I’ve returned from my conference equipped with a few new ideas, and three interesting mathematical puzzles:

- Show that, in any community of finitely many people, at least two people have the same number of friends. (Assume that no one is friend of himself.)
- In a certain park, there are some trees, and in those trees are some birds. Each tree has the same number of birds as every other tree. The total number of birds is between 200 and 300. Jane, on learning how many birds were in the park, was able to deduce how many birds were in each tree. How many trees are in the park?
- What is the next number in the sequence 1, 11, 21, 1211, …?

Now the humbling part: The first two are questions from math competitions for *middle school students*.

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1. This is nice, in that it requires no knowledge outside the problem (compare my: “show that there are at least two (non-bald) people in New York City with exactly the same number of hairs on their head” which requires the knowledge that no one has 8 million hairs on their head.)

2. I haven’t seen this before, but also like it. Are we clear that “some” means “more than one”? That’s not how it is normally used in mathematics (and you’ve labeled these as math puzzles, which puts the definition in play)

3. I hate this problem. I think it is a pretty cheap trick.

Jonathan

Good point: I’m taking ‘some trees’ and ‘some birds’ to mean ‘at least two trees’ and ‘at least two birds’—the ‘at least two’ coming from the plural, not the ‘some’. I should have made that more explicit.

The third problem is indeed a cheap trick.

2. SPOILER ALERT!

I think there are 17 trees with 17 birds in each, total birds of 289. Largest prime number squared whose product is greater than 200 but less than 300. Probably grackles or starlings. Yuck.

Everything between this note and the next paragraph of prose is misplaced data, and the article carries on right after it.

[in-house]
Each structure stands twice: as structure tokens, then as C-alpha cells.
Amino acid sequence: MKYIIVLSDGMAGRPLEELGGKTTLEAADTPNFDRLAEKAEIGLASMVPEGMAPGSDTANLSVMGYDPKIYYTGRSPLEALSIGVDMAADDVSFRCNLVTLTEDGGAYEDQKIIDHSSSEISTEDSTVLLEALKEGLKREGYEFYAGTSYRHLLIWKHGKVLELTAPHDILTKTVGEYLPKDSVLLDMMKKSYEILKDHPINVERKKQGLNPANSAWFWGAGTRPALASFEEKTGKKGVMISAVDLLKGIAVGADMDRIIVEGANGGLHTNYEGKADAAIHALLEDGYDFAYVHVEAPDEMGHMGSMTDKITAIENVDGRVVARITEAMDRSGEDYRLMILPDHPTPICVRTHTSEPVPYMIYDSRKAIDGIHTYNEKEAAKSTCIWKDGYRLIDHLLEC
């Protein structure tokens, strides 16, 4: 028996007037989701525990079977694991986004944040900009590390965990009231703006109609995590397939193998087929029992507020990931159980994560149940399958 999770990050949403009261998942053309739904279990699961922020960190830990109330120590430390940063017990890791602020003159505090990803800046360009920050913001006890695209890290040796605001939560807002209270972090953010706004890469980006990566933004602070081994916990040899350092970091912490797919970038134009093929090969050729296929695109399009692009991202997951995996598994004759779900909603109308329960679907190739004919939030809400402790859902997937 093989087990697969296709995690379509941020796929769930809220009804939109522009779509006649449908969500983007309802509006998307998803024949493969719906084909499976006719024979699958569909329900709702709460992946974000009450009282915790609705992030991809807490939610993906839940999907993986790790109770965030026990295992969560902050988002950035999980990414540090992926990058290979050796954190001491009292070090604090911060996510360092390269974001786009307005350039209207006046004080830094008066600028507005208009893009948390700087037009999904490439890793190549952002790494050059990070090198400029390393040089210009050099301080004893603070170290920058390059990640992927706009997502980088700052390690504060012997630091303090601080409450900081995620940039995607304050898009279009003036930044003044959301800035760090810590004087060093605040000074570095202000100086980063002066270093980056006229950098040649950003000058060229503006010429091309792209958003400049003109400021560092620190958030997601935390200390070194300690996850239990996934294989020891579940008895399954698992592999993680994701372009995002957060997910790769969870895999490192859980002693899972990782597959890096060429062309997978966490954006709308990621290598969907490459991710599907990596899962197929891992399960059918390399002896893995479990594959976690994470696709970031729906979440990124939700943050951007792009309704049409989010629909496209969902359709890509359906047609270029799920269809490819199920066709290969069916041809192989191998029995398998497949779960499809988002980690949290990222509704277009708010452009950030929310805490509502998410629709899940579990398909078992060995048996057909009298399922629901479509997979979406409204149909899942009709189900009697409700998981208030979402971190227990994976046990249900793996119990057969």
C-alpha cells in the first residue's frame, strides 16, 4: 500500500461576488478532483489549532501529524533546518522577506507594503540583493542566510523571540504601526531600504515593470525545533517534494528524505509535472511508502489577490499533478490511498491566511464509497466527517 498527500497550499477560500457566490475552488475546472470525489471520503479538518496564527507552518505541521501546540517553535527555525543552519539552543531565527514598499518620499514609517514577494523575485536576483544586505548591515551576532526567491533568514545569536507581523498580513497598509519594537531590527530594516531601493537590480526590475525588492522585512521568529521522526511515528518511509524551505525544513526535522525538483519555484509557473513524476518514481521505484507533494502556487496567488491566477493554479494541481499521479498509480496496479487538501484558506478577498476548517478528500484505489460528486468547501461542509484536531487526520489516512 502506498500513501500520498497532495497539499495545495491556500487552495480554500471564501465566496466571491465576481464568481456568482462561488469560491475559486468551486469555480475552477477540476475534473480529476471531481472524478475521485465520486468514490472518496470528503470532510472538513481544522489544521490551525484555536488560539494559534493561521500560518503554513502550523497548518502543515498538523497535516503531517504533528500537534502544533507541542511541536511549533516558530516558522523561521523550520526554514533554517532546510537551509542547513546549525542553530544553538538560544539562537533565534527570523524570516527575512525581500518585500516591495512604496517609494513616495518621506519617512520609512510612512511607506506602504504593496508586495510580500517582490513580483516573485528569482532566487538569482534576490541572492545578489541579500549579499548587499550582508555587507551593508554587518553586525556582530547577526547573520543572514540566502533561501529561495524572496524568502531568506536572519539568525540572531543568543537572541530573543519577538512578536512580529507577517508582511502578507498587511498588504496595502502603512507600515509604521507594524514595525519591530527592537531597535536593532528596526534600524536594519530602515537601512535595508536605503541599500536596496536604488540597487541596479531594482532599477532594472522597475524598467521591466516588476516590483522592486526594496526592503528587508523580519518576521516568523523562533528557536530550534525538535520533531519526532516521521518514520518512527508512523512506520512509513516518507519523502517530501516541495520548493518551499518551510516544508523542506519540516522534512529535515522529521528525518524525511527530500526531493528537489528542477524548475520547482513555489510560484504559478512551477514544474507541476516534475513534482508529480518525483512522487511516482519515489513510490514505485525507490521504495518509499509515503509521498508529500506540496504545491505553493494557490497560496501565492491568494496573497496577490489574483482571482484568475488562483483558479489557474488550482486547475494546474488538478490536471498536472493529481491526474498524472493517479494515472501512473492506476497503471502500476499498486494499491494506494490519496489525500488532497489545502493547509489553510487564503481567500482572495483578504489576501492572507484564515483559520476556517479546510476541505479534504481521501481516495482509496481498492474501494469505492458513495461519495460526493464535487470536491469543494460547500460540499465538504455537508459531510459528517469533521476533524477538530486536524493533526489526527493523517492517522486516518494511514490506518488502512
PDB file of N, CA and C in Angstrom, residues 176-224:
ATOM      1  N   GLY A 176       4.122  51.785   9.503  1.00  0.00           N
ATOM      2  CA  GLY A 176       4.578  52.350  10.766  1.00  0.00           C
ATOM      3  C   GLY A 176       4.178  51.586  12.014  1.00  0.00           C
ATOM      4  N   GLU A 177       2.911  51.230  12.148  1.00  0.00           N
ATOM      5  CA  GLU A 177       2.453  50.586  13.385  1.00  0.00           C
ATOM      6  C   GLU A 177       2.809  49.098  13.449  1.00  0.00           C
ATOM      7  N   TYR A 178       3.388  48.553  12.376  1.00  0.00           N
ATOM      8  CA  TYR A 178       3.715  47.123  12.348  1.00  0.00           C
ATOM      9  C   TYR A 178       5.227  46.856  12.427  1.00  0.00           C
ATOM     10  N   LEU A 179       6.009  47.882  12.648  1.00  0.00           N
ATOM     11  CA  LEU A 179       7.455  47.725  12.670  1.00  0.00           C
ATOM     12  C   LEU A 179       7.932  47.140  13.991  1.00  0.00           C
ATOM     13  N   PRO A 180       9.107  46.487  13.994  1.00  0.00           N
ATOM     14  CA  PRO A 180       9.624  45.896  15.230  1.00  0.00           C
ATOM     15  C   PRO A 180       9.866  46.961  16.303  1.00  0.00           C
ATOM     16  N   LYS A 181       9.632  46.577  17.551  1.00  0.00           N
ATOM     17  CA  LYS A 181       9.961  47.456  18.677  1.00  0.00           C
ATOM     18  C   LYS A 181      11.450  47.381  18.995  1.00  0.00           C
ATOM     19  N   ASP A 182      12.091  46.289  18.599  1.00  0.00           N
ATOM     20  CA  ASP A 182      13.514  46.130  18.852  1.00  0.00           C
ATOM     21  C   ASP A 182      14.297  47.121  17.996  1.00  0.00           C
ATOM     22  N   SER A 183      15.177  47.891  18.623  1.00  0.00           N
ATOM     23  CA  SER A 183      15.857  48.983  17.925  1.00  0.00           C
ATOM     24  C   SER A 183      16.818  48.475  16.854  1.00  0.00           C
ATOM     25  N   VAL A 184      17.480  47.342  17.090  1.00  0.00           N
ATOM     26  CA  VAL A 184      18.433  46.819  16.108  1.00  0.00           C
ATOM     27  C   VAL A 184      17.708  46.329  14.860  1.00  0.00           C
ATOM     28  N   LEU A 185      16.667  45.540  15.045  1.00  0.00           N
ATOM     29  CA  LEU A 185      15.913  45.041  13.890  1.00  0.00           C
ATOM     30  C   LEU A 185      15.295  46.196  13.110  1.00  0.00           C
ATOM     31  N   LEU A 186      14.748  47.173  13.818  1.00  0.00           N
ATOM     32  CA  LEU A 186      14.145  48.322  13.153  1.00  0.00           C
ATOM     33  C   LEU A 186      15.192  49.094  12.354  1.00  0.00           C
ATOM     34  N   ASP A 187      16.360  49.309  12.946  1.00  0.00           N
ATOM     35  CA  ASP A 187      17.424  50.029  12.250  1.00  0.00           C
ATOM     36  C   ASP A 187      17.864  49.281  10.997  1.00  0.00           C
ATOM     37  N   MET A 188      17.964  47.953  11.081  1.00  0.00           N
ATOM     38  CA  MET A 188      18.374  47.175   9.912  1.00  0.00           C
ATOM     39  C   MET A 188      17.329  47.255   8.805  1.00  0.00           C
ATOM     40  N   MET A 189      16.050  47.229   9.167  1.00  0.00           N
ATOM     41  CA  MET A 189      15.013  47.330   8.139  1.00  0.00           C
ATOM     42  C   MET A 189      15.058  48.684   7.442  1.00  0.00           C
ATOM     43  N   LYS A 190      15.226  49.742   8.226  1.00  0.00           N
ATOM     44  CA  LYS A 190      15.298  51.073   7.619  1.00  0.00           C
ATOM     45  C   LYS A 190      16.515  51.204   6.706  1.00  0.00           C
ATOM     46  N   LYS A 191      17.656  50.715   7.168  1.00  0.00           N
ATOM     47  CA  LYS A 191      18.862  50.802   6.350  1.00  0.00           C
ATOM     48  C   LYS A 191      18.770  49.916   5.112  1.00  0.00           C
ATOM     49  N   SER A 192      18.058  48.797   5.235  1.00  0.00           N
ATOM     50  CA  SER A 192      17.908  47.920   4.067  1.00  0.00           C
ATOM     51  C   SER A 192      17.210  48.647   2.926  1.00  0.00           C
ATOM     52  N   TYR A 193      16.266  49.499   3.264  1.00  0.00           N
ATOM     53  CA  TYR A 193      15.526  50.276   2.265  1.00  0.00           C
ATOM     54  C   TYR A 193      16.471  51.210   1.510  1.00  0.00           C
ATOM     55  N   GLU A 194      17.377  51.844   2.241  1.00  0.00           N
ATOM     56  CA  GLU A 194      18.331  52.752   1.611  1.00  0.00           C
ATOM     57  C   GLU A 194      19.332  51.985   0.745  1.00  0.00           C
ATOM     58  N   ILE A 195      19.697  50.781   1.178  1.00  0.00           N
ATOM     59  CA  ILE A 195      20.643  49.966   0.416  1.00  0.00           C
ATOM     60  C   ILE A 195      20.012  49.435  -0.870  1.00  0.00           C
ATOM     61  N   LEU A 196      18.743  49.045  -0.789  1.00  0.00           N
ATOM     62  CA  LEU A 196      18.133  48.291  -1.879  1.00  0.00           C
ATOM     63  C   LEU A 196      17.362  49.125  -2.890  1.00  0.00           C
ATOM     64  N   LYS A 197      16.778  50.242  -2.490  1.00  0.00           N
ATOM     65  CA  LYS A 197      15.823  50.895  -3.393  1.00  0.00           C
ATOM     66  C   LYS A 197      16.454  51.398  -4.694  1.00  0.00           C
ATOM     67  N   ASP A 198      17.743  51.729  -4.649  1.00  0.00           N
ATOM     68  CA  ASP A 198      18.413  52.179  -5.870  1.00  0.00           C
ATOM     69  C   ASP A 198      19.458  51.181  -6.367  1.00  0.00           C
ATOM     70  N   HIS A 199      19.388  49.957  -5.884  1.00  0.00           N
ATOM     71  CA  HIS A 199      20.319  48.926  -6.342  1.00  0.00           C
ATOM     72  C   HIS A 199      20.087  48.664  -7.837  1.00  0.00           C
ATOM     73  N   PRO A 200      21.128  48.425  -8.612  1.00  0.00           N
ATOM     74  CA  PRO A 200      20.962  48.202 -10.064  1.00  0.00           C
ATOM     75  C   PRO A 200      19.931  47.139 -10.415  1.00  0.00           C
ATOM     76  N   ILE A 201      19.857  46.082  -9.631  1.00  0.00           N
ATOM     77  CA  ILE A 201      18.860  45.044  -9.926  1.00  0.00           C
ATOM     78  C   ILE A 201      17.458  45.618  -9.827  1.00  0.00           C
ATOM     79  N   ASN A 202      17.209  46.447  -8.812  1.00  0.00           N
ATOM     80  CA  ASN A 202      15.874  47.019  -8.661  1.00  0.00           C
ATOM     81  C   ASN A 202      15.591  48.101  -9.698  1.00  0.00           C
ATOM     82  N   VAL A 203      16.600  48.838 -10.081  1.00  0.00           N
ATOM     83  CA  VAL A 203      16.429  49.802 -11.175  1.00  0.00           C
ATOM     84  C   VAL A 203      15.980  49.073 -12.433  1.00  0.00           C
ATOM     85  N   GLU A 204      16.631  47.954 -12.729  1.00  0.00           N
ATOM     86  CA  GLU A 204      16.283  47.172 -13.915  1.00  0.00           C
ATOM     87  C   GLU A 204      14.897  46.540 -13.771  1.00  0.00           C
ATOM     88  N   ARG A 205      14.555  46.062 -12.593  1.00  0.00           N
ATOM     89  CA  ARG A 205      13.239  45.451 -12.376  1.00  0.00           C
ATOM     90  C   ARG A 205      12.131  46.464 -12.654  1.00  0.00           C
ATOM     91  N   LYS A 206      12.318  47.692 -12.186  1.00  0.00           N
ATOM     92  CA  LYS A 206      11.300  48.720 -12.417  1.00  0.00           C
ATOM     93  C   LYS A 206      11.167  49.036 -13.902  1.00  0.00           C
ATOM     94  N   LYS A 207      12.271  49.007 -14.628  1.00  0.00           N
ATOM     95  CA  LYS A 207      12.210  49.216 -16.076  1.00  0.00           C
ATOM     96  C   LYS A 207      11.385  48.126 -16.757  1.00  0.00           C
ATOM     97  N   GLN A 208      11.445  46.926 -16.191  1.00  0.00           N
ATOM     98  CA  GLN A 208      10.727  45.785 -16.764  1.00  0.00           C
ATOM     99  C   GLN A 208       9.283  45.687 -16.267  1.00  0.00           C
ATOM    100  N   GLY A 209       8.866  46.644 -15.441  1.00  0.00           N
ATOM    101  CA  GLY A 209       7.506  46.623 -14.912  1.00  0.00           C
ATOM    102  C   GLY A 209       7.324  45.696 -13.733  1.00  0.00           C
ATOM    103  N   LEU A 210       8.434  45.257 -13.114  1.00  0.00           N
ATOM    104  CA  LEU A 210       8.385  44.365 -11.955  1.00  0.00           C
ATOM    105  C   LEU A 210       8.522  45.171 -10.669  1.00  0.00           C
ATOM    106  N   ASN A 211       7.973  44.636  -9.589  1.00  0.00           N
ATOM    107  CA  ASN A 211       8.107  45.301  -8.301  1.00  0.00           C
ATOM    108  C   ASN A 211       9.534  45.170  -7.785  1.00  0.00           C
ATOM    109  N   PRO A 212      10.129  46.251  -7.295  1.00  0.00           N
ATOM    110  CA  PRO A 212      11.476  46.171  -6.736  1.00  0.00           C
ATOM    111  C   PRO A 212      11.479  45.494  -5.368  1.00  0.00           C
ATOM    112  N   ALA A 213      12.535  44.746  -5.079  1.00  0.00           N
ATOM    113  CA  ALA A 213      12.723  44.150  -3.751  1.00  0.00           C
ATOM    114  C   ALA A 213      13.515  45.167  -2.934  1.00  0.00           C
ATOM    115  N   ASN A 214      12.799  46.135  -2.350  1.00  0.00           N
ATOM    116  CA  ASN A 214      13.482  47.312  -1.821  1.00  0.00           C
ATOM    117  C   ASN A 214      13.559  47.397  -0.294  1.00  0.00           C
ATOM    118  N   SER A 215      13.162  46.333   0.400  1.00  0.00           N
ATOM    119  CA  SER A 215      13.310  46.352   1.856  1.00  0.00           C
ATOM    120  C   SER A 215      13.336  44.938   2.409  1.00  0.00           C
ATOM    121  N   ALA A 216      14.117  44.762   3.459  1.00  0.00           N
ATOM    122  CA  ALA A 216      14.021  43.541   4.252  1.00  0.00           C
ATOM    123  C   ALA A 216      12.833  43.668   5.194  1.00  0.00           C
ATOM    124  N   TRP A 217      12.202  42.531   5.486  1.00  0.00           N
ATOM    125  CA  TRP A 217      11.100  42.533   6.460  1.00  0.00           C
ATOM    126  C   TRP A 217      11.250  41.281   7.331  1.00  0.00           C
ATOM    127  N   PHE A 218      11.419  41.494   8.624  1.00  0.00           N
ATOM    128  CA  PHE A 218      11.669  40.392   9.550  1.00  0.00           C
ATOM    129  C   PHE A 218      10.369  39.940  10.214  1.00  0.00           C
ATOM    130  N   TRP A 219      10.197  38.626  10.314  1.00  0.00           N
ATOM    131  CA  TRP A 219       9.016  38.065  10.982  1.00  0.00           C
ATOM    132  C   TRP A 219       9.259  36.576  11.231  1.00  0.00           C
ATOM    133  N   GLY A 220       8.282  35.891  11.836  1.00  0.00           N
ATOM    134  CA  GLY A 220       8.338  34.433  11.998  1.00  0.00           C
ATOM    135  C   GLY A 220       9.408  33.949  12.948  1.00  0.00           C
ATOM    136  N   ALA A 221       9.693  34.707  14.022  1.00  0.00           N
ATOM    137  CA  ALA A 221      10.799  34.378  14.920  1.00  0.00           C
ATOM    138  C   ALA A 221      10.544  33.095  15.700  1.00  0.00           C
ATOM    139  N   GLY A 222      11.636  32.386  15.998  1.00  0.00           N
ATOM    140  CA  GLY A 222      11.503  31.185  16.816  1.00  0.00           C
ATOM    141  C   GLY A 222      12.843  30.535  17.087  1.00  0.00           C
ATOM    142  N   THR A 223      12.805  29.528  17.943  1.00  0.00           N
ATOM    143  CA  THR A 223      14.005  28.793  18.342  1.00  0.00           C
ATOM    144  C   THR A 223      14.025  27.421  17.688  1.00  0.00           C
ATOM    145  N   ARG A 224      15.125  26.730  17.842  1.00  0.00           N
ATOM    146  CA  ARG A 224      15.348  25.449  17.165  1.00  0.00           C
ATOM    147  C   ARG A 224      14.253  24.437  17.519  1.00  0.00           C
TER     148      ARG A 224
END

Other in process, but not progressing.

Puzzle 1. Kinda like the Y2K dilemma. Was year 2000 the end of the century or the beginning of the next? For the friends, I think you have to assume each community member has at least 1 friend, otherwise this doesn’t work. If you were to assign a whole number to each person in the group > 0, and the largest number was the population less 1 (can’t be a friend to yourself) then you cannot assign a unique number to everyone, so conversely some pair has the same number of friends.

Matt,

#1 doesn’t need additional conditions. If we have n people, the smallest number of possible friends is 0, the largest is n-1, but, and here’s a big but, is someone has 0 friends, then the guy with the most can’t have n-1, he could have at most n-2. If he does have n-1 friends, than he is friends with everyone, and no one has 0.

It’s easier with numbers. If there’s 3 of us, the largest number of friends would be 2, the smallest would be 0. But if I’ve got no friends, you’ve got at most 1. And if you are friends with both of the others (including me), than I have one friend.

We get forced back to the pigeon hole, no matter what. By the way, there is a related post with video in the newest carnival of mathematics.

JD I believe you are correct, I hadn’t thought of it that way. I didn’t consider that friendship must be reflected back. Could A consider B to be a friend yet B not consider A a friend? It happens in plot devices in movies quite often.

#3 has me beat. I’ve tried base 3, mirrors, dance steps, etc

Matt,

Good point; we have to assume that friendship is symmetric.

On #3, here’s a hint: say it out loud, digit by digit.